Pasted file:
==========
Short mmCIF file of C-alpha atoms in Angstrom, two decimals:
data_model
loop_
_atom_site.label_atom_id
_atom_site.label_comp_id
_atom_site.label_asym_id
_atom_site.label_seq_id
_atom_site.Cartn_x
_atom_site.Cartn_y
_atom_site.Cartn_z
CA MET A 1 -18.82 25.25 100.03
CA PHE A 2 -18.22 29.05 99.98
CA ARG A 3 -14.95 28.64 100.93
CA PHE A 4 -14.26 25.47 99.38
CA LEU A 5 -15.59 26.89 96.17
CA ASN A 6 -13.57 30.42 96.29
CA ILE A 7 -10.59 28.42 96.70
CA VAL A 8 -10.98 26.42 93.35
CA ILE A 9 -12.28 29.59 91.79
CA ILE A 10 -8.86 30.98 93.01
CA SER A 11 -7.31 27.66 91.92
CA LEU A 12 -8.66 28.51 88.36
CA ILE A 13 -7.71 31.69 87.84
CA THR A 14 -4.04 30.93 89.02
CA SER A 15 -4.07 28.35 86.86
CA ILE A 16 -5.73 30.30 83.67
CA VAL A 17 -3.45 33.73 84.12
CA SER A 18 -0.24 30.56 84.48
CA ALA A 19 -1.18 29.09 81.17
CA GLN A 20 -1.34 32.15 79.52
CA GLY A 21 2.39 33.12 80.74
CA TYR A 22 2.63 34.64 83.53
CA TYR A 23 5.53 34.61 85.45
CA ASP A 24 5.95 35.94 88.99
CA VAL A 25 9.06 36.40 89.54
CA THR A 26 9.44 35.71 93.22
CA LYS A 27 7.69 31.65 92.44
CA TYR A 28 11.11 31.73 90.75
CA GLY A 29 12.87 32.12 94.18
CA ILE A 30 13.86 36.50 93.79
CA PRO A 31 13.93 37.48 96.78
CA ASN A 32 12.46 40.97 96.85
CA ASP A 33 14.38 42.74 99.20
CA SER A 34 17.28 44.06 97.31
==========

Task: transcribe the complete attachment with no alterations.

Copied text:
Short mmCIF file of C-alpha atoms in Angstrom, two decimals:
data_model
loop_
_atom_site.label_atom_id
_atom_site.label_comp_id
_atom_site.label_asym_id
_atom_site.label_seq_id
_atom_site.Cartn_x
_atom_site.Cartn_y
_atom_site.Cartn_z
CA MET A 1 -18.82 25.25 100.03
CA PHE A 2 -18.22 29.05 99.98
CA ARG A 3 -14.95 28.64 100.93
CA PHE A 4 -14.26 25.47 99.38
CA LEU A 5 -15.59 26.89 96.17
CA ASN A 6 -13.57 30.42 96.29
CA ILE A 7 -10.59 28.42 96.70
CA VAL A 8 -10.98 26.42 93.35
CA ILE A 9 -12.28 29.59 91.79
CA ILE A 10 -8.86 30.98 93.01
CA SER A 11 -7.31 27.66 91.92
CA LEU A 12 -8.66 28.51 88.36
CA ILE A 13 -7.71 31.69 87.84
CA THR A 14 -4.04 30.93 89.02
CA SER A 15 -4.07 28.35 86.86
CA ILE A 16 -5.73 30.30 83.67
CA VAL A 17 -3.45 33.73 84.12
CA SER A 18 -0.24 30.56 84.48
CA ALA A 19 -1.18 29.09 81.17
CA GLN A 20 -1.34 32.15 79.52
CA GLY A 21 2.39 33.12 80.74
CA TYR A 22 2.63 34.64 83.53
CA TYR A 23 5.53 34.61 85.45
CA ASP A 24 5.95 35.94 88.99
CA VAL A 25 9.06 36.40 89.54
CA THR A 26 9.44 35.71 93.22
CA LYS A 27 7.69 31.65 92.44
CA TYR A 28 11.11 31.73 90.75
CA GLY A 29 12.87 32.12 94.18
CA ILE A 30 13.86 36.50 93.79
CA PRO A 31 13.93 37.48 96.78
CA ASN A 32 12.46 40.97 96.85
CA ASP A 33 14.38 42.74 99.20
CA SER A 34 17.28 44.06 97.31